Ethernet connection. Each appliance should be a peer to the other
appliances (symetric active/passive) as discussed at
http://www.eecis.udel.edu/~mills/ntp/html/assoc.html#symact. This would
enable the appliance to lose the reference source and still be useful to
the Stratum 2 servers that are clients of these appliances.
3. Stratum 2: One server at each of the three locations, each
referenceing each of the three NTP appliances. Each would also peer with
the other two servers. This will enable the datacenters to keep the
local hosts synchronized even if the other sites are unreachable (the
servers at A can continue to process transactions even without
connectivity to B and C, for example).
4. Clients: All clients at location A would sync to the local server
(prefer) and to the server at location B. All clients at B would sync to
the A server (prefer) and to the local server at B. All clients at
location C would sync to their local server (prefer) and to the server
at location A. Thus each client would have a choice of two Stratum 2
servers, each of which is trusted and peered with one-another. In
addition, this makes the clients at A and B likely, although not
guaranteed, to use the same server for their time.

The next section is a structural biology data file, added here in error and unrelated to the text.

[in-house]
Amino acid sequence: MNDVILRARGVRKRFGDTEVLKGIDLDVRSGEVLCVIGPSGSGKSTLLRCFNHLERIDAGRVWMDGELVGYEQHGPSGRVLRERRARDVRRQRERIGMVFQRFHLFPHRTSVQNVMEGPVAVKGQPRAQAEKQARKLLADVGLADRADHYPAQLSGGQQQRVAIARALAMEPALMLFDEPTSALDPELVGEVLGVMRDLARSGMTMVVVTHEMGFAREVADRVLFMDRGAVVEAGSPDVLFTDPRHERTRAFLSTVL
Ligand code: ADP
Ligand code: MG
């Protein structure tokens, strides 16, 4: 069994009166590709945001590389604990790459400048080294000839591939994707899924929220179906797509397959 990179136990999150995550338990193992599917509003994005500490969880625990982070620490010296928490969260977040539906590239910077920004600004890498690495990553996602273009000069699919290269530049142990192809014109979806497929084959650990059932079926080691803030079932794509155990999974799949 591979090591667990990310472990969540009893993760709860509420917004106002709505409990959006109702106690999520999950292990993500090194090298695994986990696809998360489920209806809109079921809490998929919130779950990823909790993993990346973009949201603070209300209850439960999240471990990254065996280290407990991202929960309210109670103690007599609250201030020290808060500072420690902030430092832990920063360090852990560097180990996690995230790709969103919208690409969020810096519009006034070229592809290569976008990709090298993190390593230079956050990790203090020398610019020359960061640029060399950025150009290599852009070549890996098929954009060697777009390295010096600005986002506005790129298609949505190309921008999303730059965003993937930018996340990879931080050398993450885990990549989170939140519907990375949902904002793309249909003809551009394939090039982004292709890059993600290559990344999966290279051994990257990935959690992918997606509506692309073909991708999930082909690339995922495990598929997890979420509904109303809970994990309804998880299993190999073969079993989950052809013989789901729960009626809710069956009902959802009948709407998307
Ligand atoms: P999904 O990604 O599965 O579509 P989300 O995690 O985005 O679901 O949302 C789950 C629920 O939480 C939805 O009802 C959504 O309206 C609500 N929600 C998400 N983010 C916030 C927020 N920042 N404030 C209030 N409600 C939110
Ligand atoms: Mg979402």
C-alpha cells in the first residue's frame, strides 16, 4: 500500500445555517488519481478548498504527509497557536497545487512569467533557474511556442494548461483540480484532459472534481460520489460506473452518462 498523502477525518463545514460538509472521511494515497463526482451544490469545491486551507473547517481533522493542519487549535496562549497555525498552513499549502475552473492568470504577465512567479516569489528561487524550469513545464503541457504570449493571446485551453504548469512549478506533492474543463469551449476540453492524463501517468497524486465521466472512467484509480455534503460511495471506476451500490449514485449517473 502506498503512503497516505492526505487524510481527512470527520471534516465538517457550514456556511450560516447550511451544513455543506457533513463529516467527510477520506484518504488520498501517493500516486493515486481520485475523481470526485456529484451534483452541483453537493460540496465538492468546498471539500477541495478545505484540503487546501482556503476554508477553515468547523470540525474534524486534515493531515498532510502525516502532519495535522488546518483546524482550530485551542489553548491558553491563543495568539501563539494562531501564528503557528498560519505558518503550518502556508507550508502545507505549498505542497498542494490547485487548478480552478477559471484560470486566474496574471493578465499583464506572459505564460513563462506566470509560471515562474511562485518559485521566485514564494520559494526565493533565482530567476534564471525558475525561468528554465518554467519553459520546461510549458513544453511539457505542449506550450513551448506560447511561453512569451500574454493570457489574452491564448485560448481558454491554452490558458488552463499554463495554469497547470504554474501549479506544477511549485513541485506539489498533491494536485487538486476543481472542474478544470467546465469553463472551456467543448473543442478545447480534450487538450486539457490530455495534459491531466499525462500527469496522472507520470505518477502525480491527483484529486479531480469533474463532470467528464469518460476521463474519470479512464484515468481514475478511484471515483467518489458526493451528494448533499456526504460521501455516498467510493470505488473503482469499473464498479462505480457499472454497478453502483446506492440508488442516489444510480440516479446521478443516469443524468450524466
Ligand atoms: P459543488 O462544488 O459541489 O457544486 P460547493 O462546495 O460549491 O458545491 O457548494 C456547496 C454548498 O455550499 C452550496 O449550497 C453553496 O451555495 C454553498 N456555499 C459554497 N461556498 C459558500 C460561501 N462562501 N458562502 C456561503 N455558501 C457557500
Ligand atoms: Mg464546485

A. Is the above architecture fitting with best practices? Suggestions
for improvement? It seems to fit with Section 188.8.131.52 at
B. I'm unclear where, or if, "orphan" mode should be used on the
servers. Should it be configured at all? What will be the advantage
either way? Oh, some more research
(http://support.ntp.org/bin/view/Support/OrphanMode) shows that orphan
mode is not available in the version we are running.
ntpdc 4.2.0a at 1.1196-r Thu Jun 29 17:48:04 UTC 2006 (1)
Is the use of orphan mode advantageous enough to update the NTPd on 200+
C. This configuration cannot get past the "survivor" problem where, with
three servers, if one fails then the other two cannot find a majority
(see http://www.ntp.org/ntpfaq/NTP-s-algo-real.htm, section 5.3.2). So
that leads to either trusting an Internet host, adding another receiver,
or using a source at an interconnected sister-company in Europe. So,
should the servers also have a trusted Internet-based time source? The
nature of our business makes the Internet inherently un-trusted for a
number of reasons, and having traceable time sources is one of them.
D. Does it make sense, because the time precision is so important, to
use servers for the Stratum 2 level that are un-encumbered by other
processes? Or should one of the existing 8-core blades be sufficient,
perhaps with using processor affinity for the NTP process?
E. The "precision" requirement leads me to think that I need all clients
at a site to be receiving time from the _same_ server, whether that is
the local server or not. How to ensure this requirement is met?
F. I'm sure I'm forgetting some questions, and perhaps need more
education about this, please help me to understand.
G. What have I missed, or gotten confused?
Oh, and I have Dr. Mills book on order, it should arrive in a few days.